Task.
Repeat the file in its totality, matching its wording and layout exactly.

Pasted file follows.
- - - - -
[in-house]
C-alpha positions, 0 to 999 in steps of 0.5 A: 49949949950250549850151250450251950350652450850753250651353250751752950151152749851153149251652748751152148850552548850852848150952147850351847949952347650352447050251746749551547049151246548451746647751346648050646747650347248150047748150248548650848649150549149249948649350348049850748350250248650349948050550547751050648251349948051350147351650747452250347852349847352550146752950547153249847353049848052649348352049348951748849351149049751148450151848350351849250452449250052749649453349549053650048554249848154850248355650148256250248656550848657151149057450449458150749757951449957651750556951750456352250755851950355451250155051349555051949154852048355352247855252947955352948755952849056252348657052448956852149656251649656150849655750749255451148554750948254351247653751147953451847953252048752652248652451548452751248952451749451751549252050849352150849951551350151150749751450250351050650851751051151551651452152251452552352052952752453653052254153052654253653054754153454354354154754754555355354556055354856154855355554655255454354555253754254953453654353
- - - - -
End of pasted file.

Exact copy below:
[in-house]
C-alpha positions, 0 to 999 in steps of 0.5 A: 49949949950250549850151250450251950350652450850753250651353250751752950151152749851153149251652748751152148850552548850852848150952147850351847949952347650352447050251746749551547049151246548451746647751346648050646747650347248150047748150248548650848649150549149249948649350348049850748350250248650349948050550547751050648251349948051350147351650747452250347852349847352550146752950547153249847353049848052649348352049348951748849351149049751148450151848350351849250452449250052749649453349549053650048554249848154850248355650148256250248656550848657151149057450449458150749757951449957651750556951750456352250755851950355451250155051349555051949154852048355352247855252947955352948755952849056252348657052448956852149656251649656150849655750749255451148554750948254351247653751147953451847953252048752652248652451548452751248952451749451751549252050849352150849951551350151150749751450250351050650851751051151551651452152251452552352052952752453653052254153052654253653054754153454354354154754754555355354556055354856154855355554655255454354555253754254953453654353